When I was younger, sure, there was the recommended attire to go out to a bar. Girls would wear the black body suits and tight jeans; the guys would wear flannel or polos. Sometimes I went with the flow; often I didn’t. Now-a-days it’s the daily wear of Ugg boots with the sweat pants or tights tucked in and the baggy sweatshirts and the variety of 80s or vintage attire — but almost always, almost always, clothing had something to do with how visible one was to a potential mate and what social tier/group/class you belonged to. For me, the only uniform I have now is the one I put on because I want to. (Once I figured that out, it was very freeing to be able to do that in all situations.) Mind you, I still consider myself to love fashion, perhaps even more than most, because if I gotta wear clothes, might as well like and appreciate ’em — especially the ones I feel look good on me.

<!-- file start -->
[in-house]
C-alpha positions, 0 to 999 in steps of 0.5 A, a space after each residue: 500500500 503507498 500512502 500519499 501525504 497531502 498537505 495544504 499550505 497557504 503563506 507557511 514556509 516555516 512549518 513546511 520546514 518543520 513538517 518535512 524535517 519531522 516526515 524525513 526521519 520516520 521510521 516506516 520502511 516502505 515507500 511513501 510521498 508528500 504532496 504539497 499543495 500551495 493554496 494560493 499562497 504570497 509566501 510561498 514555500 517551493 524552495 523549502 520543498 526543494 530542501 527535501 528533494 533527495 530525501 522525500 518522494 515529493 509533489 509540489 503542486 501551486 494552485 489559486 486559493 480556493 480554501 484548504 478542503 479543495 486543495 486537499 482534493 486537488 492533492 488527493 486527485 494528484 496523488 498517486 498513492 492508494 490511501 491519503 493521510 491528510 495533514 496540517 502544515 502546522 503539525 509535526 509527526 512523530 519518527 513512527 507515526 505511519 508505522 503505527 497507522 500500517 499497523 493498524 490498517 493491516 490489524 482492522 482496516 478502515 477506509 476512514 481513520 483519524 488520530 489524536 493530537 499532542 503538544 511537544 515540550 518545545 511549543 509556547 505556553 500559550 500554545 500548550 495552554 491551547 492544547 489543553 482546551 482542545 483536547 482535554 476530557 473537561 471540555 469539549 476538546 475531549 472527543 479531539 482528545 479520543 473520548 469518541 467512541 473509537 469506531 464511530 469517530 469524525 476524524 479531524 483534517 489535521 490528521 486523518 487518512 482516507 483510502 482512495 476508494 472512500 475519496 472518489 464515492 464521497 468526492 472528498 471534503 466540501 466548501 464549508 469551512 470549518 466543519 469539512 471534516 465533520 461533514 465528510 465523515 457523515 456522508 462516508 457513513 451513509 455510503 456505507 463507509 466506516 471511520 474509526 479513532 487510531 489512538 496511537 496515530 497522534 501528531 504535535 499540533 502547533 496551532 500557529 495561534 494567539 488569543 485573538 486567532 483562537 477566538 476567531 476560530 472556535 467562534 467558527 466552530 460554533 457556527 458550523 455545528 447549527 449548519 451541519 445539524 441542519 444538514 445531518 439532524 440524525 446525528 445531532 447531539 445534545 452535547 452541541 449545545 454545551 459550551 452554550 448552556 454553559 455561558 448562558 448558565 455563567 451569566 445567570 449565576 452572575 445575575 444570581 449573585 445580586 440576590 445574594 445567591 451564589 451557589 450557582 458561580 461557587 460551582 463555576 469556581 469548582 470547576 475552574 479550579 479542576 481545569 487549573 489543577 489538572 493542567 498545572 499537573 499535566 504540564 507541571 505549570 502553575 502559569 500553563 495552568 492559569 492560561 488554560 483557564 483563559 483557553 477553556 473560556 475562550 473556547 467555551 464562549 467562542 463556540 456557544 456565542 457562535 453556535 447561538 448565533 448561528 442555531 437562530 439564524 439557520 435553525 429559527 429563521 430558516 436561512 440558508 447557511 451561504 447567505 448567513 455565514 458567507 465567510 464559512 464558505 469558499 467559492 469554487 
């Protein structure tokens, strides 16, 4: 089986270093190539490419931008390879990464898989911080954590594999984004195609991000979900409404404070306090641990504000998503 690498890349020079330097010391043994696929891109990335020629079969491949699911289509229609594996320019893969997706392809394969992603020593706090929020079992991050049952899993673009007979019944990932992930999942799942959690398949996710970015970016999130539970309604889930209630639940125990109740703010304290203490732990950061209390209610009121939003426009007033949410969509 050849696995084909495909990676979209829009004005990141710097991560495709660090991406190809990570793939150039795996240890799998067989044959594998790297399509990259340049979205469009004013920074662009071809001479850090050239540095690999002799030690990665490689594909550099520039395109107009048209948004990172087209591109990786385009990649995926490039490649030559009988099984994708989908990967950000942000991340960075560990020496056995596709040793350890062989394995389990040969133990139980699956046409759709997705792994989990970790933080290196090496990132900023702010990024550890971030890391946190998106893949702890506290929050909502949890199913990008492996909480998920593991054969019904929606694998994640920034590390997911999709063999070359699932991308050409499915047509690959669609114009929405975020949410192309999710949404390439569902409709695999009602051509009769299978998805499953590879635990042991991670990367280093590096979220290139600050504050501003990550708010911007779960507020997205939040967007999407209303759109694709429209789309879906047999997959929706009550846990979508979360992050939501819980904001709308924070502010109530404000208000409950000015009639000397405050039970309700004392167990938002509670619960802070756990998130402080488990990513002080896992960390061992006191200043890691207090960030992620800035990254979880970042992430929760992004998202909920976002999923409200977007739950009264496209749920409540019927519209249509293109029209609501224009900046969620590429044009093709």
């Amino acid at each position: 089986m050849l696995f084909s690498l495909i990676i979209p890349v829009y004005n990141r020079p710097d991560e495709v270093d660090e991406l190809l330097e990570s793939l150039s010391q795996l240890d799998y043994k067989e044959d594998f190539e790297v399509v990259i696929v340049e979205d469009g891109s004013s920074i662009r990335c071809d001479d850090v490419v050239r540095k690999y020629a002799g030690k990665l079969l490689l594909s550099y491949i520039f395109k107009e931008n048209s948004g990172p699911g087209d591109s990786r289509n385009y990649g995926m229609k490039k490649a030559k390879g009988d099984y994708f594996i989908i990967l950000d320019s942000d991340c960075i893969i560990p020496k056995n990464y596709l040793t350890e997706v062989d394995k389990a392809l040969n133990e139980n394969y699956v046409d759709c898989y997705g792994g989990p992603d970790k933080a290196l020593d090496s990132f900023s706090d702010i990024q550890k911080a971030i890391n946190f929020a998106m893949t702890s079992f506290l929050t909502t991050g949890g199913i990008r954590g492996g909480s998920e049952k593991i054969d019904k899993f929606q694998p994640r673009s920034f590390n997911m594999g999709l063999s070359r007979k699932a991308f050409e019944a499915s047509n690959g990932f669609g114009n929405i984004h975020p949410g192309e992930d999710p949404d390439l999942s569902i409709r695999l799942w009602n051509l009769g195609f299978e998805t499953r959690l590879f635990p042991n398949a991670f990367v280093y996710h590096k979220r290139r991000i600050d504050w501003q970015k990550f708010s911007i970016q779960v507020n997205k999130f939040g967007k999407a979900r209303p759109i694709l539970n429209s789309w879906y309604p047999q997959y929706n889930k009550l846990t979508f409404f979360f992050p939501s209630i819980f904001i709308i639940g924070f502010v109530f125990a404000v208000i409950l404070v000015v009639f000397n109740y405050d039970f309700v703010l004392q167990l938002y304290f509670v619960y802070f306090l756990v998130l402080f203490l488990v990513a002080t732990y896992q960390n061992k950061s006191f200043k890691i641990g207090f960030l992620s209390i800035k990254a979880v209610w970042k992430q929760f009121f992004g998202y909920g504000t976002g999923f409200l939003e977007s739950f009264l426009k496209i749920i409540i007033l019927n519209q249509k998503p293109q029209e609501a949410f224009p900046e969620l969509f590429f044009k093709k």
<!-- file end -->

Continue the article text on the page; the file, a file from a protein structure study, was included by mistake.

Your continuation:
As I write this story, I’m also exploring the possibility that for some? Clothing is also worn as a shield to avoid getting hit on, to be protected from potential threats. (For example, when I used to drive alone at night, I’d often wear a baseball cap to hide the fact I was female.) In some cases, yes, women are afraid and I think it’s something that isn’t really talked about very often. I feel this underlying fear is what’s causing new and interesting discussions of sexual harassment — sometimes at cons, sure, but also at work and whatnot. How scary is it, after all, to be in a position where you could die if you didn’t abort and be told that you have no control over your own body? (That happened not too long ago, too.) How frightening to think that you’ll be labeled a whistle-blower and unhireable because you didn’t want to constantly hear about how tight your abs were? Or how big your boobs were? Or how you weren’t attractive enough?